UFC Fight Night 29: Fighters Who Need to Prove They Aren't Overrated

Brian MaziqueCorrespondent IIIOctober 9, 2013

May 5, 2012; East Rutherford, NJ, USA;  Rousimar Palhares before a middleweight bout with Alan Belcher during UFC on Fox 3 at the Izod Center. Alan Belcher won by technical knock out in the first round. Mandatory Credit: Joe Camporeale-USA TODAY Sports
Joe Camporeale-USA TODAY Sports

Rousimar Palhares has a lot to prove. He had a good reputation when he first arrived in the UFC in 2008. He won his debut and lost a decision to Dan Henderson in his second fight. There is certainly no shame in that.

The 33-year-old hulking Brazilian seemed to be headed for big things in his career, but he has never been able score a major win over a big opponent. He’s lost his last two fights by KO to Hector Lombard and Alan Belcher.

Palhares will face Mike Pierce at UFC Fight Night 29 in his native Brazil on Wednesday. Pierce doesn’t represent an opportunity for Palhares to finally score a welterweight win over a fighter with a big name. Pierce is on a three-fight win streak, but he too has fallen whenever he’s faced names like Josh Koscheck, Johny Hendricks and Jon Fitch.

For Palhares, he must defeat Pierce to prevent himself from descending further down the ladder in the UFC. He is in a must-win situation and Pierce knows it. In an interview with Brett Okamoto of ESPN.com, Pierce said this about facing a guy in Palhares’ situation:

I thought it was kind of funny because if you look back on my career, there have been a lot of guys the UFC has thrown at me where it was their last chance at doing something. If they didn’t do something, they either got released or would drop a weight class or something. It’s kind of like another one of those situations. He’s lost twice in a row and is dropping to 170. I’ve dealt with guys before who have dropped from 185 and it didn’t go their way.

He also called Palhares a cheat, stemming from a fine for holding a submission too long on an opponent in UFC 111 and testing positive for elevated testosterone at UFC on FX 6.

It sounds like Pierce has lost any respect he may have had for Palhares coming into this fight. If the Brazilian loses again, most fans are likely to follow suit. Palhares isn’t the only fighter that desperately needs to impress.

Here are three others that need to shake the overrated tag.


Iliarde Santos

Aug 3, 2013; Rio De Janeiro, Brazil; Ian McCall (red gloves) and Iliarde Santos fight during UFC 163 at HSBC Arena. Mandatory Credit: Jason Silva-USA TODAY Sports
Jason da Silva-USA TODAY Sports

There’s something about 33-year-old Brazilian fighters on this card. Santos looks like a top-flight flyweight, but he’s hit quite a snag since coming to the UFC. He made his debut in May, but things haven’t worked out too well.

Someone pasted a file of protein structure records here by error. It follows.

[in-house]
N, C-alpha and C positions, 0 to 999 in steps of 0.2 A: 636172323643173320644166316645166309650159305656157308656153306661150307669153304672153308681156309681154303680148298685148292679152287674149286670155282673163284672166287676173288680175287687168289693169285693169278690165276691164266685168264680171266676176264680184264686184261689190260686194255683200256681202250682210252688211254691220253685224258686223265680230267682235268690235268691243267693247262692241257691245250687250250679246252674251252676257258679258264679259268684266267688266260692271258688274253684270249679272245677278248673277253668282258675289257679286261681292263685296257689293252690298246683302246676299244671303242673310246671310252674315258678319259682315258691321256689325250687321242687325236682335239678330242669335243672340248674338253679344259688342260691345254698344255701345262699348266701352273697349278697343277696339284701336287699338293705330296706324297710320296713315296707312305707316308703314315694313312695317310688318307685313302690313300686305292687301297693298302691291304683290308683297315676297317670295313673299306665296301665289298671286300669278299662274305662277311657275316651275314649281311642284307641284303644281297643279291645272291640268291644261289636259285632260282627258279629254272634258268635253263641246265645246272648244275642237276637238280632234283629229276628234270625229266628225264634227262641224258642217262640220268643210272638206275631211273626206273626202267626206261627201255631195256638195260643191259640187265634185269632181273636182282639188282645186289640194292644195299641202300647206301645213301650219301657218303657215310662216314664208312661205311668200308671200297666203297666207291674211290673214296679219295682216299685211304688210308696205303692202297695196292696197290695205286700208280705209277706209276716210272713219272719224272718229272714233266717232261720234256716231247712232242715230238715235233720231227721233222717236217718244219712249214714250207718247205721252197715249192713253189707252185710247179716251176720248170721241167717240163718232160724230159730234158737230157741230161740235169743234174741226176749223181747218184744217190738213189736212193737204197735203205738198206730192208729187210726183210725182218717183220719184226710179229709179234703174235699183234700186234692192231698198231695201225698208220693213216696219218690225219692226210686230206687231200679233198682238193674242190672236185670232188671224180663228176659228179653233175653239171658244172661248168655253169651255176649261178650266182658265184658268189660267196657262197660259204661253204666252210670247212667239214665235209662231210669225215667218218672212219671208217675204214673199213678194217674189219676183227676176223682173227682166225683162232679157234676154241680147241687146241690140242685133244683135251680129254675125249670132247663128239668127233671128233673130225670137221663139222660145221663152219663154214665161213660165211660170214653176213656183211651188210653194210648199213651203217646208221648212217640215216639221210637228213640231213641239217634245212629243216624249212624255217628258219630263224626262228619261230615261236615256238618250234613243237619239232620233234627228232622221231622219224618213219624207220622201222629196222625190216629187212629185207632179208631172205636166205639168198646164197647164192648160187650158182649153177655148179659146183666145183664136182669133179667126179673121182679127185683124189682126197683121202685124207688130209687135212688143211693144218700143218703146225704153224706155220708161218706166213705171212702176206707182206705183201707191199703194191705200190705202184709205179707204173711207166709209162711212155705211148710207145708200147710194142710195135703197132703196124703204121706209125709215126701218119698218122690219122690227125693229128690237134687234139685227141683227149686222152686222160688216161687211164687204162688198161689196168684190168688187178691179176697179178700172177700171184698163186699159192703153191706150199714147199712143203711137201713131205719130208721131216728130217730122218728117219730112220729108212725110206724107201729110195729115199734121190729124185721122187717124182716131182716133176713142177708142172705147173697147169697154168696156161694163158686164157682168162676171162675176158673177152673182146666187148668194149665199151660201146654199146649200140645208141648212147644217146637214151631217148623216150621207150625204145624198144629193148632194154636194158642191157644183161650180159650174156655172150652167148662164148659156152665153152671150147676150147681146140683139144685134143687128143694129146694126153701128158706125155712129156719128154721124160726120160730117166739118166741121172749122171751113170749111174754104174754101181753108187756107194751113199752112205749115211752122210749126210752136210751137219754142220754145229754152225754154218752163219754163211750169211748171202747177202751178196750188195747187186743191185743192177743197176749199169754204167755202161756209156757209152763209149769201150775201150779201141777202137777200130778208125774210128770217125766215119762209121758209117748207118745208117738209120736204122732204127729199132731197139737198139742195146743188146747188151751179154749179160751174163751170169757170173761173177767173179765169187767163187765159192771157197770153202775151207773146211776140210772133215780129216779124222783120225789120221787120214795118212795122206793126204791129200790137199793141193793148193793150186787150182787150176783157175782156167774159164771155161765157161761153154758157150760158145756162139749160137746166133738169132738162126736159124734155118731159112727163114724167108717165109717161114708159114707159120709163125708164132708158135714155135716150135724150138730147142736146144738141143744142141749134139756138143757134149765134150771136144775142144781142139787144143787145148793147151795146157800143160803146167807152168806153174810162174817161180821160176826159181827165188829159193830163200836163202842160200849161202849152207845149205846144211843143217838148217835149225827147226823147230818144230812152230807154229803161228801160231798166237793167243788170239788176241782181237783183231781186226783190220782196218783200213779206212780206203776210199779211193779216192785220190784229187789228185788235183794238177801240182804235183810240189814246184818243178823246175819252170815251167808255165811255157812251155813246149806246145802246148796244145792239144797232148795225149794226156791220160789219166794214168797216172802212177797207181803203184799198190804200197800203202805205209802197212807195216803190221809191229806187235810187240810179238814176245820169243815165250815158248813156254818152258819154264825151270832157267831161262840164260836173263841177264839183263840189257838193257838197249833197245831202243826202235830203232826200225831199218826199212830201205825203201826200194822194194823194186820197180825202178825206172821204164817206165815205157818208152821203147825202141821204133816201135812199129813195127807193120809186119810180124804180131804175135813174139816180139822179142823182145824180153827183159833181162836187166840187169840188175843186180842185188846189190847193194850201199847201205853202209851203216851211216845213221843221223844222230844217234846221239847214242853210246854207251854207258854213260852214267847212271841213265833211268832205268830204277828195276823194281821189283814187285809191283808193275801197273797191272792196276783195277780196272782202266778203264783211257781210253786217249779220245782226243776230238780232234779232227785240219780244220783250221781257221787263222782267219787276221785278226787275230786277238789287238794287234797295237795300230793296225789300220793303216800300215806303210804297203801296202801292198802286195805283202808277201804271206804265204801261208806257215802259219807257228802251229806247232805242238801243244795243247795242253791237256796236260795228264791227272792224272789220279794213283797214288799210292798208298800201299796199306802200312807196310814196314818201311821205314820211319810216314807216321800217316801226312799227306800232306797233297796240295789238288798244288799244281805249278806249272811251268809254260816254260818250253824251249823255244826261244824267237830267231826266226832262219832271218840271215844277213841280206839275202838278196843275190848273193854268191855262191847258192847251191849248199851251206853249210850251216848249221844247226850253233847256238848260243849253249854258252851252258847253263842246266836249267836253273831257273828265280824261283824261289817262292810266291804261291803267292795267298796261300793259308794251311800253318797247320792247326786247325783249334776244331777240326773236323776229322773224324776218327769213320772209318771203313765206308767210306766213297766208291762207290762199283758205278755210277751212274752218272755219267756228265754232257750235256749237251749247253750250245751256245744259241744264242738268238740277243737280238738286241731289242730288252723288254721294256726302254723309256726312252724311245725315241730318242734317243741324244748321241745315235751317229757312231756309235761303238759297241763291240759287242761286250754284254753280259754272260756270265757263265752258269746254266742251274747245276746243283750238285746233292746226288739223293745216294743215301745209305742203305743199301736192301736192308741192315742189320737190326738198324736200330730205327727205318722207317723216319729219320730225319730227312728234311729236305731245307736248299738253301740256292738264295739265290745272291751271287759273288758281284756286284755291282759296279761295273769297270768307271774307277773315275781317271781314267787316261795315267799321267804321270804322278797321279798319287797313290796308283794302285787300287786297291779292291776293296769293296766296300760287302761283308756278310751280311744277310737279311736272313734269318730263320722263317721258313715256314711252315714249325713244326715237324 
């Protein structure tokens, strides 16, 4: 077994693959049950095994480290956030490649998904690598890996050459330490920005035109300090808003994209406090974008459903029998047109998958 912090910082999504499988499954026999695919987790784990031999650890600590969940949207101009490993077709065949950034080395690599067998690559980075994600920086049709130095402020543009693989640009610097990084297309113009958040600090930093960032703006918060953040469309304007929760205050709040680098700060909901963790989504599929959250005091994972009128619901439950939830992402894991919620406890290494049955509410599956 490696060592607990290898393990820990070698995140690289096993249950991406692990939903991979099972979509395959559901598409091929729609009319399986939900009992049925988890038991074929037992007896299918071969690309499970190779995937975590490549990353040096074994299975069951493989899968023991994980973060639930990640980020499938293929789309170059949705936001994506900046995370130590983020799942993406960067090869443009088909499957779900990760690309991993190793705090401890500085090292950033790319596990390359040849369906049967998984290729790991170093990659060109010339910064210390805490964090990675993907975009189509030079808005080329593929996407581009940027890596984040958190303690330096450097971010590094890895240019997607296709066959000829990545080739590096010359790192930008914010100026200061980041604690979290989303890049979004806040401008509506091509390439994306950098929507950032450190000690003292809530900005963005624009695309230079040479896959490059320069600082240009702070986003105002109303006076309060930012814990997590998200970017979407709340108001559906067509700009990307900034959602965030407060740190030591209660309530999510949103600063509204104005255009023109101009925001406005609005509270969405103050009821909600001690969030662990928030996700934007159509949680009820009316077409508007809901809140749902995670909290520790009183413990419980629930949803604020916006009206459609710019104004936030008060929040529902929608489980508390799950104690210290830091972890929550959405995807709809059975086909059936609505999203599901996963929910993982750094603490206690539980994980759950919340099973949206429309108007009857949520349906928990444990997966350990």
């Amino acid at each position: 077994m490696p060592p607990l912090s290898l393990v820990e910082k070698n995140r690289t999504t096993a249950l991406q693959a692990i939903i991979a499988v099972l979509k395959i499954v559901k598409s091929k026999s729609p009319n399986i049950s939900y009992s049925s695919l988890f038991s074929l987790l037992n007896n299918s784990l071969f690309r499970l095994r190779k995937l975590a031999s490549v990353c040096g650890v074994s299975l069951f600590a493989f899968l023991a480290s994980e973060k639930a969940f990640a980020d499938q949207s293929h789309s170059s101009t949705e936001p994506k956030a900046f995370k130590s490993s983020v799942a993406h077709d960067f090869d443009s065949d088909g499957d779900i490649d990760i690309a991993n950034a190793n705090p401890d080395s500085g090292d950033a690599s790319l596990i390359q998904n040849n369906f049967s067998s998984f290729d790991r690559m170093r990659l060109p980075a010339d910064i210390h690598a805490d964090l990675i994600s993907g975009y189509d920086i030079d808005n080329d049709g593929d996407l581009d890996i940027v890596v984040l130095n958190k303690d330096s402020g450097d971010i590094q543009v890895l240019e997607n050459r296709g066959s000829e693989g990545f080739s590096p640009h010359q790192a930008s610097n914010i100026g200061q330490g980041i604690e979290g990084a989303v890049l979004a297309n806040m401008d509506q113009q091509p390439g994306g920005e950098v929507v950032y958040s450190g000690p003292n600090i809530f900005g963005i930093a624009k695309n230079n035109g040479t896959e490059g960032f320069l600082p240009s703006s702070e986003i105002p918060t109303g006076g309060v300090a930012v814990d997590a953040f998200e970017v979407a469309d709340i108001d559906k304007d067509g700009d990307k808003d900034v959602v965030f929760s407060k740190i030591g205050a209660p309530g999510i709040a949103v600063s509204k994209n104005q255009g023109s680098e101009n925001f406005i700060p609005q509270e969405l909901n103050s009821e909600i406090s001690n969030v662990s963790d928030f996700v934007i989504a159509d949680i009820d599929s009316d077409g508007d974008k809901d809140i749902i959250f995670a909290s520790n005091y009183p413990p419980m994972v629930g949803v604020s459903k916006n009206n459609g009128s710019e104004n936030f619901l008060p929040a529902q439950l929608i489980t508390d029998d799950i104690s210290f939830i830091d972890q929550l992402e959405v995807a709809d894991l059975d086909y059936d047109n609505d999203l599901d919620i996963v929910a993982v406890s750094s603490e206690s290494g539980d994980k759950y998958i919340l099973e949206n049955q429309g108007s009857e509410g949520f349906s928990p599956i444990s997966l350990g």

He was knocked out in his debut by Iuri Alcantara and he lost a unanimous decision to “Uncle Creepy” Ian McCall at UFC 163. Both Alcantara and McCall are highly regarded fighters. Santos was given a shot at them because he appeared to have the goods to contend.

By coming out on the short end of the stick both times, he’s now in his own must-win situation against another solid fighter in Chris Cariaso. Per UFC.com, Cariaso is ranked eighth at 125 pounds; McCall is third.

If Santos can’t beat a fighter near the top of the rankings or in the latter half of the top 10, that means he’s not elite. At 33 years old, that doesn't bode well for his future in the UFC.


Demian Maia and Jake Shields

Fans almost always underappreciate fighters who are exclusively grapplers or submission artists. Fighters like Joe Lauzon and Chael Sonnen are exceptions, but Lauzon subjects himself to wars and Sonnen has a mouthpiece best fit for WWE's Monday Night Raw. Shields and Maia don’t have either “quality.” 

They usually don’t take a lot of punishment; they posture until an opponent makes a mistake, and then they attempt to make their man submit. It’s a beautiful art for those that can appreciate it, but truth be told, many fans grow tired of the types of fights Maia and Shields regularly produce.

It is the reason why fans from most places in the world will boo if a fight stays on the ground too long. Luckily for Maia and Shields, their bout on Wednesday takes place in Brazil, where fans have perhaps the highest appreciation for grappling. While the fans in Barueri may be fascinated by this potential session of mat chess, a percentage of fans at home may be wondering why this match is the main event. 

It is true these two men are a combined 46-10-1 in their careers and have finished 19 men by way of submission, but if you asked most people who the top five welterweights in the world are, I’d be willing to bet most wouldn’t name Shields or Maia.

Unfair? Possibly, but the majority of MMA fans want to see striking and neither of these men excel in that area. 

In order for the winner of this bout to come out with a high public approval rating, he will need to either come out of his comfort zone to strike or show himself to be vastly superior in the ground game. Unfortunately for fans with a limited appreciation for extensive grappling, neither of those two things are likely.


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